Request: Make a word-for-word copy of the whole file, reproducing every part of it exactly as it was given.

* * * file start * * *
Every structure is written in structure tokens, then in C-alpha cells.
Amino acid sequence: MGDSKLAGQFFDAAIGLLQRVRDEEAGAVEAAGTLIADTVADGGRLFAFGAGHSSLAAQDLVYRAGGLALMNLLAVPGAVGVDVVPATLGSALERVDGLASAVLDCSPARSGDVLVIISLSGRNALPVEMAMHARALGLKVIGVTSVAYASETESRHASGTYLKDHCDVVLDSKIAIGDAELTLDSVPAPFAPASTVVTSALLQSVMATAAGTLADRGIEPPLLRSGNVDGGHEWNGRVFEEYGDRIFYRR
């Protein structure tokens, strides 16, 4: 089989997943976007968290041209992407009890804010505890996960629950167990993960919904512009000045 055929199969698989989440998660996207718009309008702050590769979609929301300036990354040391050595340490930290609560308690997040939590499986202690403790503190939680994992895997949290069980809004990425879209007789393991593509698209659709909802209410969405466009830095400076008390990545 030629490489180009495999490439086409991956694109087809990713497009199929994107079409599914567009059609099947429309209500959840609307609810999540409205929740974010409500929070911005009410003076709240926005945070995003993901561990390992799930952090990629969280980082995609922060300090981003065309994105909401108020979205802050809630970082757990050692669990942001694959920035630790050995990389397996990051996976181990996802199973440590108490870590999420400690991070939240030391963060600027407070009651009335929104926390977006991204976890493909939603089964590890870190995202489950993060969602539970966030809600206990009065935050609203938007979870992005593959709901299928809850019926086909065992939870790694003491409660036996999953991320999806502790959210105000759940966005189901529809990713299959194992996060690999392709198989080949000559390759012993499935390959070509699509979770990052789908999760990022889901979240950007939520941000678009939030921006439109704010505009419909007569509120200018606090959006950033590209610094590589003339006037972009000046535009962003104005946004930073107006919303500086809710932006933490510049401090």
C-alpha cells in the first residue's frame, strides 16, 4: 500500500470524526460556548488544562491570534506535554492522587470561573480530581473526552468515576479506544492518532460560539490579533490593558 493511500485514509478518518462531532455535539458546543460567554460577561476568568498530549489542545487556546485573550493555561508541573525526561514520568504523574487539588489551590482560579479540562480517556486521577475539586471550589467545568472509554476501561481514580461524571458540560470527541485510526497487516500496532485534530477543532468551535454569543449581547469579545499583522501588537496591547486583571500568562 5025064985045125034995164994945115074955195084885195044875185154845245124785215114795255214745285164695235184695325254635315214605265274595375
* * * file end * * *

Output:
Every structure is written in structure tokens, then in C-alpha cells.
Amino acid sequence: MGDSKLAGQFFDAAIGLLQRVRDEEAGAVEAAGTLIADTVADGGRLFAFGAGHSSLAAQDLVYRAGGLALMNLLAVPGAVGVDVVPATLGSALERVDGLASAVLDCSPARSGDVLVIISLSGRNALPVEMAMHARALGLKVIGVTSVAYASETESRHASGTYLKDHCDVVLDSKIAIGDAELTLDSVPAPFAPASTVVTSALLQSVMATAAGTLADRGIEPPLLRSGNVDGGHEWNGRVFEEYGDRIFYRR
């Protein structure tokens, strides 16, 4: 089989997943976007968290041209992407009890804010505890996960629950167990993960919904512009000045 055929199969698989989440998660996207718009309008702050590769979609929301300036990354040391050595340490930290609560308690997040939590499986202690403790503190939680994992895997949290069980809004990425879209007789393991593509698209659709909802209410969405466009830095400076008390990545 030629490489180009495999490439086409991956694109087809990713497009199929994107079409599914567009059609099947429309209500959840609307609810999540409205929740974010409500929070911005009410003076709240926005945070995003993901561990390992799930952090990629969280980082995609922060300090981003065309994105909401108020979205802050809630970082757990050692669990942001694959920035630790050995990389397996990051996976181990996802199973440590108490870590999420400690991070939240030391963060600027407070009651009335929104926390977006991204976890493909939603089964590890870190995202489950993060969602539970966030809600206990009065935050609203938007979870992005593959709901299928809850019926086909065992939870790694003491409660036996999953991320999806502790959210105000759940966005189901529809990713299959194992996060690999392709198989080949000559390759012993499935390959070509699509979770990052789908999760990022889901979240950007939520941000678009939030921006439109704010505009419909007569509120200018606090959006950033590209610094590589003339006037972009000046535009962003104005946004930073107006919303500086809710932006933490510049401090």
C-alpha cells in the first residue's frame, strides 16, 4: 500500500470524526460556548488544562491570534506535554492522587470561573480530581473526552468515576479506544492518532460560539490579533490593558 493511500485514509478518518462531532455535539458546543460567554460577561476568568498530549489542545487556546485573550493555561508541573525526561514520568504523574487539588489551590482560579479540562480517556486521577475539586471550589467545568472509554476501561481514580461524571458540560470527541485510526497487516500496532485534530477543532468551535454569543449581547469579545499583522501588537496591547486583571500568562 5025064985045125034995164994945115074955195084885195044875185154845245124785215114795255214745285164695235184695325254635315214605265274595375